The thing that bugged me most about LEGO Rock Band (and Rock Band: Unplugged on PSP) was that you had to switch instruments mid-song to keep all your band members happy. Which isn't a big deal, but each time you "switch" to a different person, the instrument from the other band members gets duller in the background. It really makes the overall audio experience feel janky IMO. When playing the drums, I get to hear that awesome beat and clash of the cymbals.... but then I can barely hear the singer. But when I switch to another instrument, the drums get slightly muted and the other part of the song is loud. I suppose that makes sense since that's what it'd be like if you were really *in* the band, but... I dunno. I didn't dig it.

Jumping around from member to member was annoying too... but that was just me.

I think I just really like the peripheral for Guitar Hero: On Tour. That thing is awesome.

Posted by 
 on: 08/09/10, 23:31:10

I like the idea of the peripheral, but my hand doesn't like it. It cramped up pretty quickly (which is odd, because I don't have big hands). Still, the core gameplay was there.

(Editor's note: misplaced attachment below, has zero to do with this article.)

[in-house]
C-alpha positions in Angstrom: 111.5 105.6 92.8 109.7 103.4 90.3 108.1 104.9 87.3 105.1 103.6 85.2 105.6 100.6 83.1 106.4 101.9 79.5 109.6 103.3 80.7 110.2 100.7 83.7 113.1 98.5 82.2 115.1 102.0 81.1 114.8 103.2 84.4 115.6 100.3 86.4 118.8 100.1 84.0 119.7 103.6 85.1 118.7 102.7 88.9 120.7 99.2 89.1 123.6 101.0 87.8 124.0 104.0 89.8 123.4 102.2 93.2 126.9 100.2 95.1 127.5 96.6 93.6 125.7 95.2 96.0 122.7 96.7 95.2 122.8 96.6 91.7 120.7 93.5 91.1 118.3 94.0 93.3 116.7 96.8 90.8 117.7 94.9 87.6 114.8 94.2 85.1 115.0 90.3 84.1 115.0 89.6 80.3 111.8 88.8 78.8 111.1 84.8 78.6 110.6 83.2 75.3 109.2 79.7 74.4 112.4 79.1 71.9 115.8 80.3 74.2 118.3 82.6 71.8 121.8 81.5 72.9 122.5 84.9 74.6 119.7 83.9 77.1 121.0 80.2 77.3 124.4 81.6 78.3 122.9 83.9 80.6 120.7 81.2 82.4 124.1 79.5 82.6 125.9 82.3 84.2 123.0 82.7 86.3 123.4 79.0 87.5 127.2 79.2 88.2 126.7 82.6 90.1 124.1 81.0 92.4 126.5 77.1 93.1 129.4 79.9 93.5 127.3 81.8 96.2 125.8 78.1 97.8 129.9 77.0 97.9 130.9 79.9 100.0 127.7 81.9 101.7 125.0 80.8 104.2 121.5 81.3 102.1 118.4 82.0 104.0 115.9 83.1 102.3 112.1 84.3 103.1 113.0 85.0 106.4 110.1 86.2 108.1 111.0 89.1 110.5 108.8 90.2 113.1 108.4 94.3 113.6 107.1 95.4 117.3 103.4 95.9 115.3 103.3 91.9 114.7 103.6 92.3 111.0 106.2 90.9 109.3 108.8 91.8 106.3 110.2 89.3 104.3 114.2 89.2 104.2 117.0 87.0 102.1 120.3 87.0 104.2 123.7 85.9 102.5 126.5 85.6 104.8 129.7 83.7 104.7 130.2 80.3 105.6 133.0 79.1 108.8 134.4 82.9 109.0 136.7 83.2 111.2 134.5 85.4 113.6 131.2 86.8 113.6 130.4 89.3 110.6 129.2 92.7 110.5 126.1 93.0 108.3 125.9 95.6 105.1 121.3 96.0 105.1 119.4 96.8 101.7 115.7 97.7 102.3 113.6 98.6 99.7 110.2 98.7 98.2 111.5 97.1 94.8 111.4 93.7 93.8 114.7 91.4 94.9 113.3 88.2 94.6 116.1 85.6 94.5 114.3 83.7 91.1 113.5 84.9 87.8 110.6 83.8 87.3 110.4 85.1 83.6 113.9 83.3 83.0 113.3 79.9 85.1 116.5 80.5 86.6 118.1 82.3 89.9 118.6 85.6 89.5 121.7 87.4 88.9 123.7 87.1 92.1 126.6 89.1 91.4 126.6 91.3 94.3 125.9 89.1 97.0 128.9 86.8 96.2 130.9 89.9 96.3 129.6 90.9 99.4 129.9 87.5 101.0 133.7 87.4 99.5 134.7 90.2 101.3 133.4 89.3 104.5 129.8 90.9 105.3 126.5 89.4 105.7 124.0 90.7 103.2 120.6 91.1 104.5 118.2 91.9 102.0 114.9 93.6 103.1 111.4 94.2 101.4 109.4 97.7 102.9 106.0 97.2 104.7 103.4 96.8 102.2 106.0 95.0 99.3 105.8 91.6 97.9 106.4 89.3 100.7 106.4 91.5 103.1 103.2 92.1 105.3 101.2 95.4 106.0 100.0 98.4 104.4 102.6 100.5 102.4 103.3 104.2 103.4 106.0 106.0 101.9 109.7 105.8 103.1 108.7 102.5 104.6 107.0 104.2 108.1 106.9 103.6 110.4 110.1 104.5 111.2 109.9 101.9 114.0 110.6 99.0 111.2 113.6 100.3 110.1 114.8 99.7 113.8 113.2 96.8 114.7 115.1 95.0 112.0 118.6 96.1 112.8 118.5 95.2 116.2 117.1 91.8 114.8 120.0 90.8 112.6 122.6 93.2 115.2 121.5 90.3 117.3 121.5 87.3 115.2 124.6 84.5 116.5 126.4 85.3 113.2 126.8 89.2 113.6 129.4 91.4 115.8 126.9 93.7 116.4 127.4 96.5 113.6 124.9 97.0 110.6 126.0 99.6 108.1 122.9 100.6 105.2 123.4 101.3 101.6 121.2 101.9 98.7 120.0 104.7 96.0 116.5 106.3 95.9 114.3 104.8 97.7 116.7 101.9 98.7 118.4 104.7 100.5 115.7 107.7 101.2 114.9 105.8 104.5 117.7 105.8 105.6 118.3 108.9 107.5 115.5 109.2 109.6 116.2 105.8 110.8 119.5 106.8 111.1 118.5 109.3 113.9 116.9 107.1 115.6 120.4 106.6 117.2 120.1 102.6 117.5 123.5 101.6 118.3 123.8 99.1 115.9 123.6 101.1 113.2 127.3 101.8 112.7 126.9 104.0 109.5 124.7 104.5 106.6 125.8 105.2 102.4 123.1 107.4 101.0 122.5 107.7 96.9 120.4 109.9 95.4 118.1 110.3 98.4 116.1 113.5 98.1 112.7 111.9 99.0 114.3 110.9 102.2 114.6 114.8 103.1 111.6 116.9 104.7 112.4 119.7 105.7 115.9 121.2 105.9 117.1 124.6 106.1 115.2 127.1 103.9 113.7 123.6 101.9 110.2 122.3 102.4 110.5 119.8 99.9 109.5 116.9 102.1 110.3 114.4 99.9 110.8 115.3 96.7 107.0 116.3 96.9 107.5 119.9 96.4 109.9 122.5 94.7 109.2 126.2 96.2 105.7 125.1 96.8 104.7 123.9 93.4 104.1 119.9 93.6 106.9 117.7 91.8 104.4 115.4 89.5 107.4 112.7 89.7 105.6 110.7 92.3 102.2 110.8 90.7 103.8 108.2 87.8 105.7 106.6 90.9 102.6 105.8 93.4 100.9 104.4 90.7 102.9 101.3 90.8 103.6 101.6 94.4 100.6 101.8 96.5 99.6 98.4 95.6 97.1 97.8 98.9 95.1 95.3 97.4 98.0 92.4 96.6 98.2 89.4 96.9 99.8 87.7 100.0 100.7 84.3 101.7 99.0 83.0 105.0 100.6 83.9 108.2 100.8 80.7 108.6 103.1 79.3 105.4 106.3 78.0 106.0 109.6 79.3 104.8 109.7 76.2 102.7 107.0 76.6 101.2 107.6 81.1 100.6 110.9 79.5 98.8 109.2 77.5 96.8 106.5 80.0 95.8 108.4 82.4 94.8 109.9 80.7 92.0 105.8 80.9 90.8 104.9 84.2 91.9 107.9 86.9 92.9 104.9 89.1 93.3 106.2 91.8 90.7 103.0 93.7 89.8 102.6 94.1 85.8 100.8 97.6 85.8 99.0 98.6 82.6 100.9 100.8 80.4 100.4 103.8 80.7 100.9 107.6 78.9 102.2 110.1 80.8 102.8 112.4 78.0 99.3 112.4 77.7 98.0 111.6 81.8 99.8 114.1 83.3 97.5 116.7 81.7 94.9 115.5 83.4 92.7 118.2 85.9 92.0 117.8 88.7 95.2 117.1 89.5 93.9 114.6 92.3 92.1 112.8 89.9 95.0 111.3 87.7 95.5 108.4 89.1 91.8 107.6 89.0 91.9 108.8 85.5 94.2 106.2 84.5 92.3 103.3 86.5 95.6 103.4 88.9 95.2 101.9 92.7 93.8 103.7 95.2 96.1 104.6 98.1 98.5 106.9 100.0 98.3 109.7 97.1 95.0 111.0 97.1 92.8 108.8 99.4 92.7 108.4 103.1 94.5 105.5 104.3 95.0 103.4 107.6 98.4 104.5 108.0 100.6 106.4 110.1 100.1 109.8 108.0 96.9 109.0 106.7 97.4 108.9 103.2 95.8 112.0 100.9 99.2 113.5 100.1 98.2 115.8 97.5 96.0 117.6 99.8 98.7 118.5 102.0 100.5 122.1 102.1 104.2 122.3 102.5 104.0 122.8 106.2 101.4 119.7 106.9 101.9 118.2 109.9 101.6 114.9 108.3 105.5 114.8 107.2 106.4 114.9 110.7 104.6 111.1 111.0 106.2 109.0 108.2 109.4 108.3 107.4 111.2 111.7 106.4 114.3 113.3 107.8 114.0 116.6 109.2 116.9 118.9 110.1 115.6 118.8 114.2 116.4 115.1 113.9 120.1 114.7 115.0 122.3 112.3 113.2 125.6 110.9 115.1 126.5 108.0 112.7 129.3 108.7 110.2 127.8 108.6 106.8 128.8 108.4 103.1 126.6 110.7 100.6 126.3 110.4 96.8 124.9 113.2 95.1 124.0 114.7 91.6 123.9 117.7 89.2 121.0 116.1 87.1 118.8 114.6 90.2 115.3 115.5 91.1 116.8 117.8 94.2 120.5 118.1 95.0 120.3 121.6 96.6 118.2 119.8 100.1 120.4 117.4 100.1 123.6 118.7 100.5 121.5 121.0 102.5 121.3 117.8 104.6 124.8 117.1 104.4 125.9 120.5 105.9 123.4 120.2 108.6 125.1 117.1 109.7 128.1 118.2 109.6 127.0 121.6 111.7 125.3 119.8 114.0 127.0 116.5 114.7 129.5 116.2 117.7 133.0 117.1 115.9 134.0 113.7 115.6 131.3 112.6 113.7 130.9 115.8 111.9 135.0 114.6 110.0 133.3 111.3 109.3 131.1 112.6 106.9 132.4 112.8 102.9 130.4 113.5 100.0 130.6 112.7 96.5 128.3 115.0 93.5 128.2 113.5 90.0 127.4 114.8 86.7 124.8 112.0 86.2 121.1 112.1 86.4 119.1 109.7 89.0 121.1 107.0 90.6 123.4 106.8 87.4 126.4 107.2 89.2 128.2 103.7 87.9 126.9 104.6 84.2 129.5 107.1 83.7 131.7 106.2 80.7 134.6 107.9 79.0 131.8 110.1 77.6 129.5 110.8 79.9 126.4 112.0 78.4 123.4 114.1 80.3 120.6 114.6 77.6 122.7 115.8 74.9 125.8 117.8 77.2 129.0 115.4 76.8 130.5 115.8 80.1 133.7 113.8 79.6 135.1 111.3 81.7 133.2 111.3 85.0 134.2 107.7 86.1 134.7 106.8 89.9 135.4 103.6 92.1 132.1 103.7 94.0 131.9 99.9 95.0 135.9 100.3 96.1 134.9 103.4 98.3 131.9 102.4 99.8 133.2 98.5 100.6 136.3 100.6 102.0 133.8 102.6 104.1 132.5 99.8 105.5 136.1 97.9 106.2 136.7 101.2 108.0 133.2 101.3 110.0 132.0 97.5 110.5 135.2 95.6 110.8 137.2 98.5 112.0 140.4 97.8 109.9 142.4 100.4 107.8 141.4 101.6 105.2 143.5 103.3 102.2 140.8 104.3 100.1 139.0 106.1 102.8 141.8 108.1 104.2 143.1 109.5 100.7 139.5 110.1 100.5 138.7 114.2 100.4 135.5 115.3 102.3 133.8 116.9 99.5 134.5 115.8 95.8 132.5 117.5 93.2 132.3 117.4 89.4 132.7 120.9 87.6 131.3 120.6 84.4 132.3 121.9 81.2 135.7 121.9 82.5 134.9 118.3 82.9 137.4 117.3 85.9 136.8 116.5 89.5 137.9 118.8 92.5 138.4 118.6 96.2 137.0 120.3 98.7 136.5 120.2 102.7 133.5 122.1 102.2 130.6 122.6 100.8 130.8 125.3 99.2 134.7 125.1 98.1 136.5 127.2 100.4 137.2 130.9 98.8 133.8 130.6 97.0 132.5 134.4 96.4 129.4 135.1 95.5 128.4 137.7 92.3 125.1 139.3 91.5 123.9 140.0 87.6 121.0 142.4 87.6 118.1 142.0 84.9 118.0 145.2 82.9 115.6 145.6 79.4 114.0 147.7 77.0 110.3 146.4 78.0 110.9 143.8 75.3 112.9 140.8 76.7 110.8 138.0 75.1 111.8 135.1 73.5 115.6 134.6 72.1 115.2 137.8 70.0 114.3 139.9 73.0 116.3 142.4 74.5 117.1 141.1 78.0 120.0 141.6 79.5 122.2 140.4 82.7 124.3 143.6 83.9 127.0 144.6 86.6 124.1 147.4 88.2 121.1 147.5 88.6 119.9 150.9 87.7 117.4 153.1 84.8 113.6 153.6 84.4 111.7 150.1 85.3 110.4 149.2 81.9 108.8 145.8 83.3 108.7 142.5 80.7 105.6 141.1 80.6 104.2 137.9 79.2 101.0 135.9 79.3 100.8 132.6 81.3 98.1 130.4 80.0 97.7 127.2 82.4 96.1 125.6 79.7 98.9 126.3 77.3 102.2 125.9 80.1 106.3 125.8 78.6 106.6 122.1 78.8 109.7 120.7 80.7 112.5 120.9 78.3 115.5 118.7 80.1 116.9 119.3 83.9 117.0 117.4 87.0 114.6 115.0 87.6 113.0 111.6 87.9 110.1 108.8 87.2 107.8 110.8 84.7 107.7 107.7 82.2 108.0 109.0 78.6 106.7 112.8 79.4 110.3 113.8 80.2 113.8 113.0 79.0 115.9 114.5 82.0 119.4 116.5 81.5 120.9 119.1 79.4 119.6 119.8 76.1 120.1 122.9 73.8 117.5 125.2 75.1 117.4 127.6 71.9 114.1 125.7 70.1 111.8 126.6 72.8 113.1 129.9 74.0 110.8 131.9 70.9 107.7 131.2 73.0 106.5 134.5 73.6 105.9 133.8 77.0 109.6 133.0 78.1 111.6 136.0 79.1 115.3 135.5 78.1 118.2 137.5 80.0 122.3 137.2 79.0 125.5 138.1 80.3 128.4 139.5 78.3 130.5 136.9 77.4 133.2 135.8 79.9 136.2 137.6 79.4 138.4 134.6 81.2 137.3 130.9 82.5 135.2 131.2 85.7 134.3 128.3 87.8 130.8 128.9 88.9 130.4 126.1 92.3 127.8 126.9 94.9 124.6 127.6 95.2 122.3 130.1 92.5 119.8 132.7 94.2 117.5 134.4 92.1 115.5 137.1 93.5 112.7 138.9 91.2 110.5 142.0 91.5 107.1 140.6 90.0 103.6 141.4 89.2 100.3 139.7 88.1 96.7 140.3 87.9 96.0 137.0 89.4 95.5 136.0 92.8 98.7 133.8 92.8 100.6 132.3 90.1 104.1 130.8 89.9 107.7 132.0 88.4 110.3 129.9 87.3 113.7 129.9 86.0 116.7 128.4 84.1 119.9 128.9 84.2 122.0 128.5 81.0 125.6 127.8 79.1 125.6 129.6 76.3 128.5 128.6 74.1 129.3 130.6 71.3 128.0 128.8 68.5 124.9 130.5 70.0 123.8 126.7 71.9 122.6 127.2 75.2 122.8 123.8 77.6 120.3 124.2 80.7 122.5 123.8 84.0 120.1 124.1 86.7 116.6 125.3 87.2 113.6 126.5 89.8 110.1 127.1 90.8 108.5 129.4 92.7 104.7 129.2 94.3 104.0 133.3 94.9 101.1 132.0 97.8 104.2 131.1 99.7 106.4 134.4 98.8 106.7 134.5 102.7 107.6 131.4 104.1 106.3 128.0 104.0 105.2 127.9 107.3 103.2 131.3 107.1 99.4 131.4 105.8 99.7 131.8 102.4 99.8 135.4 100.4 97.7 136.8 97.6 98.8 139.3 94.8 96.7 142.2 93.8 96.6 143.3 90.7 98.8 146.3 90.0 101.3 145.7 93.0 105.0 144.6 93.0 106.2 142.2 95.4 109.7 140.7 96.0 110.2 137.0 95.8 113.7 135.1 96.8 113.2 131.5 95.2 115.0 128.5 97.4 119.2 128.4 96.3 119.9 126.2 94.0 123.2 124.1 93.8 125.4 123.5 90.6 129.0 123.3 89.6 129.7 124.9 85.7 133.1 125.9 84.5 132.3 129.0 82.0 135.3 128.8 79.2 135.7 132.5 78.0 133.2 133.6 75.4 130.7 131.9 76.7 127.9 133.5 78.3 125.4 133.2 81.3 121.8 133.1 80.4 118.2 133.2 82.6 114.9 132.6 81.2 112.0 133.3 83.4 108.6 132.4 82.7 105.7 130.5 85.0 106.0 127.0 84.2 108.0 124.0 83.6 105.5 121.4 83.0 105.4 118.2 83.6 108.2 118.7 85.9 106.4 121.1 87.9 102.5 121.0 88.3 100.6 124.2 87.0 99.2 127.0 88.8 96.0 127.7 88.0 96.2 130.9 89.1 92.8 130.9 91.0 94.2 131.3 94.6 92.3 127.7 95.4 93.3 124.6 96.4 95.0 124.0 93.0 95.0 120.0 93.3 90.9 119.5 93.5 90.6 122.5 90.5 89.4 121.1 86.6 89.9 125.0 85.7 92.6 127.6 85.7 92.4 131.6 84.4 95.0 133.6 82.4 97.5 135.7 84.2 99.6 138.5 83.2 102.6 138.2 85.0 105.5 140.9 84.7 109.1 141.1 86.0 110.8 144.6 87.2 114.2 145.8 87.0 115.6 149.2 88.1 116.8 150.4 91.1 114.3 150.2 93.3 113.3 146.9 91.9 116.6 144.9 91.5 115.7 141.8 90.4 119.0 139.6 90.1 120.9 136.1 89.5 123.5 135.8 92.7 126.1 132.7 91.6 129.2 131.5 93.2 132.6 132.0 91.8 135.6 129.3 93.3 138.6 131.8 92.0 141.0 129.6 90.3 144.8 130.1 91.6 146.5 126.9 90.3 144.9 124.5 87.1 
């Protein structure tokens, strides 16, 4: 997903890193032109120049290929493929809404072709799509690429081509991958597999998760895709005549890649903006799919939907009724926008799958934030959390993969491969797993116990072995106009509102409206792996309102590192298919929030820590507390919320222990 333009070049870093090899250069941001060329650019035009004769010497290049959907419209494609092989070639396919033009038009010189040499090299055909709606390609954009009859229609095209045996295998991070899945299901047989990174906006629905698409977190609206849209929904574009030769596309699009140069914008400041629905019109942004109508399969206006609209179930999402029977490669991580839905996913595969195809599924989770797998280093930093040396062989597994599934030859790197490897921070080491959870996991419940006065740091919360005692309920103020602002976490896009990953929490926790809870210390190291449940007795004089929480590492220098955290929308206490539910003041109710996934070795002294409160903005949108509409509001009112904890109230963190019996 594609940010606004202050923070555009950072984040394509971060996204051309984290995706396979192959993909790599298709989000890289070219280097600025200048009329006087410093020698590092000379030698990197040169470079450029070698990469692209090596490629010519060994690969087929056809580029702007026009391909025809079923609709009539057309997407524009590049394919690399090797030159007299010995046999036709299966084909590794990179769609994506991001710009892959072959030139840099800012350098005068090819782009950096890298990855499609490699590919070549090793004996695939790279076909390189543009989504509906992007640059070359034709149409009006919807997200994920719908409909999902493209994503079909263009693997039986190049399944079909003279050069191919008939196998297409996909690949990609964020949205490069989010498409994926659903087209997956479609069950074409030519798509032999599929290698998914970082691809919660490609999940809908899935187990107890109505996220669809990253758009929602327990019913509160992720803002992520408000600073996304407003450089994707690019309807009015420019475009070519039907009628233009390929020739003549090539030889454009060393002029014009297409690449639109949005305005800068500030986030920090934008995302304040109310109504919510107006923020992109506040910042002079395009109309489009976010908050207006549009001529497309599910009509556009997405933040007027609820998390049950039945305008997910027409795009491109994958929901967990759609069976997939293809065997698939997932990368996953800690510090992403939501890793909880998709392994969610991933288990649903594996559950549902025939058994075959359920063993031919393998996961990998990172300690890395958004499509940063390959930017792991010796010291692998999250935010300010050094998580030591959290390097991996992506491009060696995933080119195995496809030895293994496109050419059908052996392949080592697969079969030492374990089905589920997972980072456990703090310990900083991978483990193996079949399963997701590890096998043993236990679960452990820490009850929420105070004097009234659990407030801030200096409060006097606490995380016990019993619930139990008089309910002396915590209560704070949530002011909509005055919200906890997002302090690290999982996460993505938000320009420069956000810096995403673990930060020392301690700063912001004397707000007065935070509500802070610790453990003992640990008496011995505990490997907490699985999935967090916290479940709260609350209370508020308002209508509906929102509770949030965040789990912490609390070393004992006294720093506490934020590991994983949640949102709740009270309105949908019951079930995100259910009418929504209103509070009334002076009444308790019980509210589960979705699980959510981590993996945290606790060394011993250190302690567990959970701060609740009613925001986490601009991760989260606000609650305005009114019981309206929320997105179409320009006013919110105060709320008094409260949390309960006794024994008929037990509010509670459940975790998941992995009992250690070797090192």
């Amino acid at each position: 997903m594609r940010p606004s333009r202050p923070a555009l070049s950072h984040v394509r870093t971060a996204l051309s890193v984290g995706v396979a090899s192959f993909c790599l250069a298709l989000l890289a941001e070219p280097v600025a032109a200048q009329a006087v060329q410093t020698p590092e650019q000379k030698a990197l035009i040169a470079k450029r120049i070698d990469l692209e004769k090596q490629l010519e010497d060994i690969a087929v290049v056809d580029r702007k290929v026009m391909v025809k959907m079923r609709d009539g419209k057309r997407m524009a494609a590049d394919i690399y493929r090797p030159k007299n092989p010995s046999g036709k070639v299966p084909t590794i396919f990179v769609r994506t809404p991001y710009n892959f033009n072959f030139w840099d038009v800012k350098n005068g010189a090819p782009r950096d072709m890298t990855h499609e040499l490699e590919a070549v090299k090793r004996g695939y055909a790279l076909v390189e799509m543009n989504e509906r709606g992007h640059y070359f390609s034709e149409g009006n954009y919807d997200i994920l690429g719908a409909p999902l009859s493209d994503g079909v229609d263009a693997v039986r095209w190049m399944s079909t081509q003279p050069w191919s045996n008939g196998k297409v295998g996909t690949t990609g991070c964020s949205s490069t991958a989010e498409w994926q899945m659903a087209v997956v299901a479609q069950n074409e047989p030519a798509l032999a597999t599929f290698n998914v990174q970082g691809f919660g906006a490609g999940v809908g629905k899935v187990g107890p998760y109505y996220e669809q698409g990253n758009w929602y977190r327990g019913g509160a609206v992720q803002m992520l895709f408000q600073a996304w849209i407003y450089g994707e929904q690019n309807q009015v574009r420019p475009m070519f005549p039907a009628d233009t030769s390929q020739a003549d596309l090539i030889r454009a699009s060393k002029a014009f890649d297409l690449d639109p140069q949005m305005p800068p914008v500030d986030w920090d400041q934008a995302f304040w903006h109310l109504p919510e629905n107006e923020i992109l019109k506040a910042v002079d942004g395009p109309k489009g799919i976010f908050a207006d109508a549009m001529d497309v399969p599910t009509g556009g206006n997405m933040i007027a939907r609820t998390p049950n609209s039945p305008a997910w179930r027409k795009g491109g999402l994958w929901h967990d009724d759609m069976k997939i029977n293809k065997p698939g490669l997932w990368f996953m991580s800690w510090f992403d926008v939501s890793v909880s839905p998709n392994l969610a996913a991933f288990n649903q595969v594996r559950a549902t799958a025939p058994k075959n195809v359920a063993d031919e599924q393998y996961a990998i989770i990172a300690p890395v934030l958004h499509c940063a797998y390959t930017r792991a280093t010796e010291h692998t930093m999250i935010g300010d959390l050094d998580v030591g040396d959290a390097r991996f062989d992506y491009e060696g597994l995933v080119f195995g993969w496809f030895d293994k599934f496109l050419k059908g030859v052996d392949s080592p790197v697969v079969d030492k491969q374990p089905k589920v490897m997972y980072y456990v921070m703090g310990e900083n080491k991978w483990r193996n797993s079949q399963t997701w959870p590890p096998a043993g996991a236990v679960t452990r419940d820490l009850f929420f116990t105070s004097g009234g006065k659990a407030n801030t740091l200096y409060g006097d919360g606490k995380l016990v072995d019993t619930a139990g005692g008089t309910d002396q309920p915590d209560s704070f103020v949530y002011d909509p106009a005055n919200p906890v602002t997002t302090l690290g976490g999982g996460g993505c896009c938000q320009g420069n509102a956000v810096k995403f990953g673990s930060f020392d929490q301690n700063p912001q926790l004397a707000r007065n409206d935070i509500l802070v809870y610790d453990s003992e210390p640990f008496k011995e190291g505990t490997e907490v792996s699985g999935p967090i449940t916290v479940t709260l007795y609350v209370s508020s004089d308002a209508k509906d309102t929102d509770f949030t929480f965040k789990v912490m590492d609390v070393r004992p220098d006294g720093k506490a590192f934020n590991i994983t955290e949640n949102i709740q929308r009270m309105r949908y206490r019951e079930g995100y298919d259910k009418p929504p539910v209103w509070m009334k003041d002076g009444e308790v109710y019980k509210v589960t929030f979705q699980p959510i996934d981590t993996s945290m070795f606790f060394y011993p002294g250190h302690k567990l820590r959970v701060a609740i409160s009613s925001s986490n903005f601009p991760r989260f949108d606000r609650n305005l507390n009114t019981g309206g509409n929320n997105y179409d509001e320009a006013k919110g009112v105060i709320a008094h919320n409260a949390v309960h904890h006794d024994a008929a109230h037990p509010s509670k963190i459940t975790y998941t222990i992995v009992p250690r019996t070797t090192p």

I didn't mind switching instruments in LEGO Rock Band. In fact, the mechanic was fresh to me. My only beef is how many times I end up playing each song. I'm on the final vehicle now, and I've played each song at least three times (sometimes more for "Create a Setlist").

Both are good in their own ways. I can't speak for Band hero, but I like how LEGO Rock Band on DS handled it. I guess I would have liked to focus more on one instrument, but unlike the console versions, there weren't really any different mechanics for the instruments, you know?

Posted by 
 on: 08/10/10, 00:39:27
Yeah. I guess they could have used the mic for the singing aspects, but that would have changed how the game would have played.

Band Hero is pretty well done, but not quite as deep as the other music/rhythm games available. It's pretty much just arcade fun.

Posted by 
 on: 08/11/10, 00:38:54